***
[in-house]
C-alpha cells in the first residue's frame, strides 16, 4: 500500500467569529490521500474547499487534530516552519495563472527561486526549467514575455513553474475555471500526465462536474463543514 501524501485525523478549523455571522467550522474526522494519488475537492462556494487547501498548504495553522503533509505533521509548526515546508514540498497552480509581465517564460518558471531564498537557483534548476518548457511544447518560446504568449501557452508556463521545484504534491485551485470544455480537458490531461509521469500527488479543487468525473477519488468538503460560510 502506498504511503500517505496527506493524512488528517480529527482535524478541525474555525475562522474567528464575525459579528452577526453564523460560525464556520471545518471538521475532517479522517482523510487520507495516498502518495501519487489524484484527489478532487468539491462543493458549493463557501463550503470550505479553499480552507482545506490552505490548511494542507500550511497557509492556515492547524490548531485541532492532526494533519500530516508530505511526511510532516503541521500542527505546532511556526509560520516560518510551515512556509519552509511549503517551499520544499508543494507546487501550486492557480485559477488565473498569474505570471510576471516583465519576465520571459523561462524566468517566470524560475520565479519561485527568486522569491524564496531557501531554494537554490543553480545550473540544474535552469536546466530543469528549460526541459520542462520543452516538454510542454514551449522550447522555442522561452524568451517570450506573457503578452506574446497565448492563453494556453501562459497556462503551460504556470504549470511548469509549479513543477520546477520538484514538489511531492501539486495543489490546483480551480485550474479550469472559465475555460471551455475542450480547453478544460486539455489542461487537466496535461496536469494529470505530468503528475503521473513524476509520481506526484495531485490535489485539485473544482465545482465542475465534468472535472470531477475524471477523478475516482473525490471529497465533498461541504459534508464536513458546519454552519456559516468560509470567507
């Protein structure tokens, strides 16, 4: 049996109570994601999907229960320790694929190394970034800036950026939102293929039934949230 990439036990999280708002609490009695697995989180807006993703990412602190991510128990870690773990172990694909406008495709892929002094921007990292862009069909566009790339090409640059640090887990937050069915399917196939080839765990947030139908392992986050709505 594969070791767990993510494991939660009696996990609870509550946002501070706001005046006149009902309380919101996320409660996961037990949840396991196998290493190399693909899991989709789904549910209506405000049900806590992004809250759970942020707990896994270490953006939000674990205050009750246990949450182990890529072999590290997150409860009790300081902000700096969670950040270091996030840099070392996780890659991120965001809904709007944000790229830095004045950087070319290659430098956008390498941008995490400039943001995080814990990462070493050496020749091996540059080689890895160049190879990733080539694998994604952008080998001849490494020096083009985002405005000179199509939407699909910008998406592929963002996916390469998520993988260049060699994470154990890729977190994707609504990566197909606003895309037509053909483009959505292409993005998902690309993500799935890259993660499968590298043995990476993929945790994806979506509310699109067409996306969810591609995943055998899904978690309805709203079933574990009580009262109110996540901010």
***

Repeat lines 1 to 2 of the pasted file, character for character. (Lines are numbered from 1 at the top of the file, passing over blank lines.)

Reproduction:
[in-house]
C-alpha cells in the first residue's frame, strides 16, 4: 500500500467569529490521500474547499487534530516552519495563472527561486526549467514575455513553474475555471500526465462536474463543514 501524501485525523478549523455571522467550522474526522494519488475537492462556494487547501498548504495553522503533509505533521509548526515546508514540498497552480509581465517564460518558471531564498537557483534548476518548457511544447518560446504568449501557452508556463521545484504534491485551485470544455480537458490531461509521469500527488479543487468525473477519488468538503460560510 502506498504511503500517505496527506493524512488528517480529527482535524478541525474555525475562522474567528464575525459579528452577526453564523460560525464556520471545518471538521475532517479522517482523510487520507495516498502518495501519487489524484484527489478532487468539491462543493458549493463557501463550503470550505479553499480552507482545506490552505490548511494542507500550511497557509492556515492547524490548531485541532492532526494533519500530516508530505511526511510532516503541521500542527505546532511556526509560520516560518510551515512556509519552509511549503517551499520544499508543494507546487501550486492557480485559477488565473498569474505570471510576471516583465519576465520571459523561462524566468517566470524560475520565479519561485527568486522569491524564496531557501531554494537554490543553480545550473540544474535552469536546466530543469528549460526541459520542462520543452516538454510542454514551449522550447522555442522561452524568451517570450506573457503578452506574446497565448492563453494556453501562459497556462503551460504556470504549470511548469509549479513543477520546477520538484514538489511531492501539486495543489490546483480551480485550474479550469472559465475555460471551455475542450480547453478544460486539455489542461487537466496535461496536469494529470505530468503528475503521473513524476509520481506526484495531485490535489485539485473544482465545482465542475465534468472535472470531477475524471477523478475516482473525490471529497465533498461541504459534508464536513458546519454552519456559516468560509470567507